by Lisa Sandoz Robinson @LoveTheLibrary1
I’ll never forget the night that Katrina made landfall in New Orleans. I stayed up into the early hours of August 29 watching the weather channel. I stayed up long enough to think that my father’s birthplace and my cousin’s hometown had survived the storm. When I turned the television back on the next morning to get an update, I was horrified to see the images of water pouring through the levees into the streets of New Orleans. I could not believe the catastrophe, the nightmare that was unfolding before my eyes.
This week, I decided to read the Texas Bluebonnet nominee Zane and the Hurricane: A Katrina Story in honor of the 10th anniversary of Hurricane Katrina. What better way for an elementary school librarian to commemorate the lives that were lost or changed forever by this devastating storm? So I sat down with the book yesterday morning and found it so gripping that I could hardly put it down until I finished it last night.
The protagonist of the novel is Zane Dupree, a 12 year old boy who has lived in New Hampshire his whole life but whose father grew up in New Orleans. Zane and his dog Bandy travel to his father’s hometown to spend a week with his newly-found great-grandmother, Miss Trissy. It turns out to be the worst possible week for a visit as Zane and Bandy get stranded in New Orleans and are forced to face the full force of Katrina and its aftermath. There is a wonderfully spunky girl character named Malvina Rawlins who joins forces with Zane and Bandy. The children and Bandy are accompanied by a jazz trumpet player named Trudell Manning as they search for a safe spot in the madness that engulfs New Orleans.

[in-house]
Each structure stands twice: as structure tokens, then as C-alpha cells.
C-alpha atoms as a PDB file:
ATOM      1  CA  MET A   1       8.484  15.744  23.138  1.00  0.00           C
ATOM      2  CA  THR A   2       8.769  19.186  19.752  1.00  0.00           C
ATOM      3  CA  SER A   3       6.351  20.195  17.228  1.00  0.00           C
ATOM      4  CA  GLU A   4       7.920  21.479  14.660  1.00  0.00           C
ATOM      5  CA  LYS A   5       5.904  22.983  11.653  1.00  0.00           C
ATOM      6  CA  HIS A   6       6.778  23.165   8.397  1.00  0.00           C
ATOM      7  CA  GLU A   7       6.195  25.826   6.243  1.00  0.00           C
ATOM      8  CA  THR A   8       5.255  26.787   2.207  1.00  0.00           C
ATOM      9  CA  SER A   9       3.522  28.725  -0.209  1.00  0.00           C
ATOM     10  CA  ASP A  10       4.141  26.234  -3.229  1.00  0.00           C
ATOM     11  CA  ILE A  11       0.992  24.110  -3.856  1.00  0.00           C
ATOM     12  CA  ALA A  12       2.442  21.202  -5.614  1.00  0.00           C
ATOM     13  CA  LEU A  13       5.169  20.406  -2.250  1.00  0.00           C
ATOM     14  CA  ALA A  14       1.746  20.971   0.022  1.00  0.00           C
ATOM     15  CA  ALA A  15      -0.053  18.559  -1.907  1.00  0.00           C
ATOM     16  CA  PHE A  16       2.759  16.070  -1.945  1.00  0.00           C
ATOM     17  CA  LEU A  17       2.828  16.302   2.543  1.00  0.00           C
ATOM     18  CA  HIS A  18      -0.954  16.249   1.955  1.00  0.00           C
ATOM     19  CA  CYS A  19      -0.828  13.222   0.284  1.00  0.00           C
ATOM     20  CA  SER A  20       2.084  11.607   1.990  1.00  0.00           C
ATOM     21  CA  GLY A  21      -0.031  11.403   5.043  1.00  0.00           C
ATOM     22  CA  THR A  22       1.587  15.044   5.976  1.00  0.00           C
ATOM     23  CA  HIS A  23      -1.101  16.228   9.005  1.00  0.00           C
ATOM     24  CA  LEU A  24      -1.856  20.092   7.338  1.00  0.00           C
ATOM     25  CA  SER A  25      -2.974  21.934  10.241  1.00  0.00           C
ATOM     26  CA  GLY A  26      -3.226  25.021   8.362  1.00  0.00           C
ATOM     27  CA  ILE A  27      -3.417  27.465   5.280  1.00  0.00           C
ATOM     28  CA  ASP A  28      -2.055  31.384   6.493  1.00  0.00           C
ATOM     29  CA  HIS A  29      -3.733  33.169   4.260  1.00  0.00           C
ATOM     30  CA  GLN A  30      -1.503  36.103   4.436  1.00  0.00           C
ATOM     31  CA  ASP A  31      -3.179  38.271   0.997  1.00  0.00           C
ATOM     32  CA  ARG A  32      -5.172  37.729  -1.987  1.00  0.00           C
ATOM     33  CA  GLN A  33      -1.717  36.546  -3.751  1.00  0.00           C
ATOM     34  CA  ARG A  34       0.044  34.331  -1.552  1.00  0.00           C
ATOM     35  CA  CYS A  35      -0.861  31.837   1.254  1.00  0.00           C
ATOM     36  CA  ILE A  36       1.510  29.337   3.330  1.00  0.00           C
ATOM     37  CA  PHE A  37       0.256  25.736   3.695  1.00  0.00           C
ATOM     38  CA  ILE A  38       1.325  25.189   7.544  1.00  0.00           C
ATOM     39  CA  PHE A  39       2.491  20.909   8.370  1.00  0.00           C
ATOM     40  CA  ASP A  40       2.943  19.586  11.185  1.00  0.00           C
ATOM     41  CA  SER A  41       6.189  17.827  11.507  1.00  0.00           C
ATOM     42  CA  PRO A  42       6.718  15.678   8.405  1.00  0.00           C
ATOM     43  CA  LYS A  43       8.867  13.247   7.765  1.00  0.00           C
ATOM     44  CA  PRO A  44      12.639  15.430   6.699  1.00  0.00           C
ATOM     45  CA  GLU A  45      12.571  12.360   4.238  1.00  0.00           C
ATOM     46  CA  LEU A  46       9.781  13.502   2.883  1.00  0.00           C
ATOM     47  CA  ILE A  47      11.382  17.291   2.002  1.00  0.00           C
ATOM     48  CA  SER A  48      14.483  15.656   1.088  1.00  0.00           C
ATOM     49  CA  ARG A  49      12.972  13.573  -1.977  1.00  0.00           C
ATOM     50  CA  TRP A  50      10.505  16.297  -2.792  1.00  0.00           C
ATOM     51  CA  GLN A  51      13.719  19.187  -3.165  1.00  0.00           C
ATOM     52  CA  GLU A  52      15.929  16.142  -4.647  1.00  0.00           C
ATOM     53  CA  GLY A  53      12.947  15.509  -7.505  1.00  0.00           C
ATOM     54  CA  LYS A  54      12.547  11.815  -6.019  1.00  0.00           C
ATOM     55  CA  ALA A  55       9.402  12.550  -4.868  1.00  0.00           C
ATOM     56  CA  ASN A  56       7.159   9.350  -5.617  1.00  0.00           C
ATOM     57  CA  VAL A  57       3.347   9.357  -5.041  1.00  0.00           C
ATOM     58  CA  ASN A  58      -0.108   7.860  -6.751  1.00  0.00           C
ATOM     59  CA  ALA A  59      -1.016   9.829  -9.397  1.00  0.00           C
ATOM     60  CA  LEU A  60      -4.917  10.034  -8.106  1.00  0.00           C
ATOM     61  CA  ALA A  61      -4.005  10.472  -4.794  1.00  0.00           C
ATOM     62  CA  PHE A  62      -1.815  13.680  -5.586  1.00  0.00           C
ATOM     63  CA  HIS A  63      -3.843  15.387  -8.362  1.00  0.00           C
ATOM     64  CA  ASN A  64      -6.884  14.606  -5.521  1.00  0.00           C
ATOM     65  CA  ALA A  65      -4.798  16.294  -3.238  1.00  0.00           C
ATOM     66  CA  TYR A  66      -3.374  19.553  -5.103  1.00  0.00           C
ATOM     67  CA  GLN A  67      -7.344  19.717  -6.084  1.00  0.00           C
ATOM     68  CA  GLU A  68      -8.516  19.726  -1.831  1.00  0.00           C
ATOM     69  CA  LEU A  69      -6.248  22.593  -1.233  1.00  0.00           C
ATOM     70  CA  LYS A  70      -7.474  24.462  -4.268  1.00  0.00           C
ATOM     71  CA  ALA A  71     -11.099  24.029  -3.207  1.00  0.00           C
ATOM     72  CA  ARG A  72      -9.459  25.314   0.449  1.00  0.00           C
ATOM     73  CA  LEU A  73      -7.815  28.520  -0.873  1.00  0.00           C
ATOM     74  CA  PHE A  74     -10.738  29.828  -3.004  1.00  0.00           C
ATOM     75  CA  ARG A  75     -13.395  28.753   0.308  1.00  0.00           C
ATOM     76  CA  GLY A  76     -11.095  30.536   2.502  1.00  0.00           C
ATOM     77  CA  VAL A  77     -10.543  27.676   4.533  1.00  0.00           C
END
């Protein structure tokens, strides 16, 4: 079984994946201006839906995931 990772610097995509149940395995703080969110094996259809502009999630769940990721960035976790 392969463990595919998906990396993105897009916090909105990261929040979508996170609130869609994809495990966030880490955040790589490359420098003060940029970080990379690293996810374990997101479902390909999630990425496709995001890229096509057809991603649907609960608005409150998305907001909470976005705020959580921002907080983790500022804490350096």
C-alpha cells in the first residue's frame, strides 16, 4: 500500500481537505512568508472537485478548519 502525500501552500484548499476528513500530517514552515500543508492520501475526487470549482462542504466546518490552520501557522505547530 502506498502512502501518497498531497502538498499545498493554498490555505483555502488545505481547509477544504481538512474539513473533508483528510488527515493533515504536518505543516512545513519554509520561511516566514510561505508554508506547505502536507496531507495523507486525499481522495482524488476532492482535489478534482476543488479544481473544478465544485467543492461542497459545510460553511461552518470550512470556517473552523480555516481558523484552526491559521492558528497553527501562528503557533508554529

This book is very vivid in its description of the storm and the devastation it wrought. For those of us who rode out Hurricane Ike here in Houston, the description of the storm is eerily accurate. “The hurricane keeps on coming. On and on it roars by like an insane train that never seems to end.”
But the heart of the book focuses on the aftermath, or the Great Flood, as the author Rodman Philbrick calls the inundation of New Orleans in the timeline at the end of the book. While Philbrick does a great job describing some horrific scenes in ways that are not too graphic for the target audience (ages 10-14), parents should take into account the sensitivities of their own children. Floating bodies, swarms of water moccasins, drug addiction and a drug lord, gunshots and other realities of this terrible disaster are all part of the story from which Philbrick does not flinch.
I highly recommend this Bluebonnet-nominated book for 5th graders through 8th graders as well as mature 4th graders who are not too sensitive to some of the more graphic elements of the story. This work of historical fiction is a great way for children to learn what the victims of this terrible disaster went through to survive. Even better, parents should read Zane and the Hurricane with their kids so that families can discuss together the important issues raised by the book.
You can find a copy of Zane and the Hurricane: A Katrina Story and other Bluebonnet books at Tomfoolery Toys and Books!